Of course, the cast try their bestest with the dreadful script. While the audience plays Spot the Cliche, James Spader is working hard to make his burned out FBI agent convincing. Living in his empty apartment (IT'S SYMBOLIC, DUH), he pops pills, self-injects medication, stumbles around the living room with his eyes half open - the whole shebang. He even forgets to open his Fedex deliveries for four days. Four days. This is clearly a man on the edge. Although if he was really suffering from emotional trauma, he'd grow a beard too.



Of course, it turns out that those Fedex envelopes contain photos of our serial killer's victims (well done, Fedex! Foiling crime through the world's most punctual postal service!) and these then lead to a nationwide scramble to identify each girl before they're garroted with piano wire at 9pm.

But this hackneyed plot is obviously second fiddle to the emotional bond between Spader and Reeves. This is explained when Keanu Reeves phones James Spader in the middle of night, probably while drunk. It's a bit like Frost/Nixon. And every other film ever made. (We all remember that legendary drunk phone call scene from Bambi.)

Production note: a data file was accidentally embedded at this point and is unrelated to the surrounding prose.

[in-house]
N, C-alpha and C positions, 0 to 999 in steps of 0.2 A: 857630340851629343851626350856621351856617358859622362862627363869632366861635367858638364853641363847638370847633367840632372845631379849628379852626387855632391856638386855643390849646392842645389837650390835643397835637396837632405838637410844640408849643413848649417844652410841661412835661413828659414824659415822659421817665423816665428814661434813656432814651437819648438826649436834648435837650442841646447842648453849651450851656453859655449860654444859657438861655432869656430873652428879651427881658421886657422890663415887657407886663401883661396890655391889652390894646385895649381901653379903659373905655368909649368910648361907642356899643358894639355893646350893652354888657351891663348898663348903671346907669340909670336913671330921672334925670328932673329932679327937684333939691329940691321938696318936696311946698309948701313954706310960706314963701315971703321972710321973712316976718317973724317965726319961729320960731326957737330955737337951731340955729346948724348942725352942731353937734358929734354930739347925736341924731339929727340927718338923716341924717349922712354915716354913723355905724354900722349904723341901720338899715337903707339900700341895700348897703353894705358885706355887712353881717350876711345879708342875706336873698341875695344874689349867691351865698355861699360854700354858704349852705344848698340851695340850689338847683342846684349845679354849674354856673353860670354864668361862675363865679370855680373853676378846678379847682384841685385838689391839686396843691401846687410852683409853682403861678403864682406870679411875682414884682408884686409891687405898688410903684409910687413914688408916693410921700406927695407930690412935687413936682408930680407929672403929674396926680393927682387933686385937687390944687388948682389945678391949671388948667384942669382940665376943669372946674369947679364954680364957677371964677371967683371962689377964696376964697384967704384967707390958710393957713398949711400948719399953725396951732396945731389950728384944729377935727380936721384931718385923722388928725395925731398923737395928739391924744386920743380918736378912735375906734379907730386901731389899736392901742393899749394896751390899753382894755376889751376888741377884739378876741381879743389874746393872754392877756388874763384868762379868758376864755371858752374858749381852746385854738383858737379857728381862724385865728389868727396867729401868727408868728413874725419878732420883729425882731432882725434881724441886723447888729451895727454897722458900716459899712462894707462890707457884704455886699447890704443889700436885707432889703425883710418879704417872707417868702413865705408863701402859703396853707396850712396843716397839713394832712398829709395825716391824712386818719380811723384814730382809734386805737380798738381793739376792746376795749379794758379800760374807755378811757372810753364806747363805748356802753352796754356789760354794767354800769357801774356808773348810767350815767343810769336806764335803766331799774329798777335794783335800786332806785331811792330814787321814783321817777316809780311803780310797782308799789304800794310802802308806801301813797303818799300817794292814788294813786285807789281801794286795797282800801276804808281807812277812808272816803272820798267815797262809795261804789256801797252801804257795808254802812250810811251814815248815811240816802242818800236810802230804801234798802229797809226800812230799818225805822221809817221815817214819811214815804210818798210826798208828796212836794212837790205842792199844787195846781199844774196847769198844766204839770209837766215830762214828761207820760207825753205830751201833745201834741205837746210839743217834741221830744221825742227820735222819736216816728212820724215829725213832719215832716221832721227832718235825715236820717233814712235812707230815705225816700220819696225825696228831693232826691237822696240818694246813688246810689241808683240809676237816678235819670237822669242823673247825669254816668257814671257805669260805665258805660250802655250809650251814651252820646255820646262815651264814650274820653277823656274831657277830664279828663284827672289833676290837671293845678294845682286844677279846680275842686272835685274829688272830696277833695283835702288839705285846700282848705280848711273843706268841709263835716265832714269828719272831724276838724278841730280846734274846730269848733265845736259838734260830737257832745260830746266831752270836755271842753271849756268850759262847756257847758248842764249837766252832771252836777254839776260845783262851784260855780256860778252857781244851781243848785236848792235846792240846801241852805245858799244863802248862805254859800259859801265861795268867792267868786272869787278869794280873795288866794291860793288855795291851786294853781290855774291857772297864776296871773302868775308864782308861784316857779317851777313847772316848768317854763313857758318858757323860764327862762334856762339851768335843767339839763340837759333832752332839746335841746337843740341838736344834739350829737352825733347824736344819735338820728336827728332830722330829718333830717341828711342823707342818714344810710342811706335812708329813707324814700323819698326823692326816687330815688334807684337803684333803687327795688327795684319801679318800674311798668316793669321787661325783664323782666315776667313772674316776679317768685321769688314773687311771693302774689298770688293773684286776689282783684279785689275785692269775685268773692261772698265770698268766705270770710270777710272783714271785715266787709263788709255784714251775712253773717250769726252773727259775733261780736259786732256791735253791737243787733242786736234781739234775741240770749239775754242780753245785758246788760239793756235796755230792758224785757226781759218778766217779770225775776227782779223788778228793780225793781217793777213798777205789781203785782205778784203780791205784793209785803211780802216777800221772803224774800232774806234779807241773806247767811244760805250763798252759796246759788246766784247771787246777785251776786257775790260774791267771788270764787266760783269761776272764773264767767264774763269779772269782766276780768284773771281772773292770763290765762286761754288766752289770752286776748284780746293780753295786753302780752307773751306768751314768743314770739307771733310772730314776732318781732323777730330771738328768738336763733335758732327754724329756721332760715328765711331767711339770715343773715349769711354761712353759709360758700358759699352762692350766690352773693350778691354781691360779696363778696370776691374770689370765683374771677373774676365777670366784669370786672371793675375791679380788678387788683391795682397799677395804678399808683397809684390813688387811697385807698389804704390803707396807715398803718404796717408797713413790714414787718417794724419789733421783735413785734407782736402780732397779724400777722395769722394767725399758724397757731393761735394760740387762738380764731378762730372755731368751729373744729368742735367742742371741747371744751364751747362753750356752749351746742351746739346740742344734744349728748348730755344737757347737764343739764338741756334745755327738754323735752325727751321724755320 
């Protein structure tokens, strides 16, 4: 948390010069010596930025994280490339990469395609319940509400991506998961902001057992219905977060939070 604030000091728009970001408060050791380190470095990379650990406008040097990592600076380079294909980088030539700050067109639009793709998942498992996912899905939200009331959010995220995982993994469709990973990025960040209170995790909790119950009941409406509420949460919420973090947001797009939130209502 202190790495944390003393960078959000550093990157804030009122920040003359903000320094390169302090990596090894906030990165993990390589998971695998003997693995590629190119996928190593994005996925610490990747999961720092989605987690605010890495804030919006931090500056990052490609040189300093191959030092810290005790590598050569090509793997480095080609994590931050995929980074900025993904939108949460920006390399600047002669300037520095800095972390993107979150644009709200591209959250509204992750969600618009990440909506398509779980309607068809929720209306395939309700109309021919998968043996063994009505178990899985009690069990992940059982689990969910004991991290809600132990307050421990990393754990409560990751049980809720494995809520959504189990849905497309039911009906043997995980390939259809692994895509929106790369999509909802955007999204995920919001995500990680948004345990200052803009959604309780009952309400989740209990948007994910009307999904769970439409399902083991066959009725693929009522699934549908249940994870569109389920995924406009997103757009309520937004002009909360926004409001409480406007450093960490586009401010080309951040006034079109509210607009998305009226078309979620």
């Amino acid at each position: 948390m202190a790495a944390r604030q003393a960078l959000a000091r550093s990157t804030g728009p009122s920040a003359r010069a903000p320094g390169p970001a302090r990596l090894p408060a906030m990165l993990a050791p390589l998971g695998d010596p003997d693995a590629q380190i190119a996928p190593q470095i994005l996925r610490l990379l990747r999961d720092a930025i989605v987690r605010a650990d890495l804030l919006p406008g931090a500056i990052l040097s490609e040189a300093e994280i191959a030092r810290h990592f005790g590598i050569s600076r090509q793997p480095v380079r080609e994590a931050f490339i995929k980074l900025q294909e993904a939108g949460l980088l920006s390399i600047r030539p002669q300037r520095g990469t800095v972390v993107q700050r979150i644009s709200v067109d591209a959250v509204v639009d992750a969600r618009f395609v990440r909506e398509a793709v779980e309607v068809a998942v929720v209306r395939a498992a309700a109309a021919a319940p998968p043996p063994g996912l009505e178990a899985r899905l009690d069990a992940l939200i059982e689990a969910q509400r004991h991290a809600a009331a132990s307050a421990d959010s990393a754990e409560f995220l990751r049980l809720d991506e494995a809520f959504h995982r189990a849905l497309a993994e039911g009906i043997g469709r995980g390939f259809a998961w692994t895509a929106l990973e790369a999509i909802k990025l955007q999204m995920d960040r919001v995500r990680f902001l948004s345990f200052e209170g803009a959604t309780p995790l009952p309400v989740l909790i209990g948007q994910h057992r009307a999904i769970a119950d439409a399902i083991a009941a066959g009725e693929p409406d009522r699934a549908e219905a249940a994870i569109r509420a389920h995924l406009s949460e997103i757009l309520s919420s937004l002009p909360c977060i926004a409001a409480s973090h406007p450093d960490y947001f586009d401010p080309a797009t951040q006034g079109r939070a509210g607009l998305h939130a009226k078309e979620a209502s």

The rest of the film is spent listening to James Spader talk in a husky voice to Marisa Tomei. She's a psychiatrist who helps him talk through his traumatic back story like the good plot function she is. Think Skippy the Bush Kangaroo. But with breasts. What's that, Marisa? James Spader's wife was killed by Keanu Reeves in a big fire years ago? Strewth, I didn't see that coming.

Hinting that he may suffer from psychological problems and stress, the scenes in her office are very subtle pieces of exposition:


"Cycling Weekly" magazine had another bad typo on their front cover.


"I'm lucky to make it home from the grocery store," laments Spader. "If I do, I've forgotten my groceries." Won over by his tales of forgotten cucumbers, Marisa develops a crush on James. "Yet you manage to get here every week without a problem," she replies, staring lovingly into his eyes while waiting for Keanu Reeves to come along and kidnap her.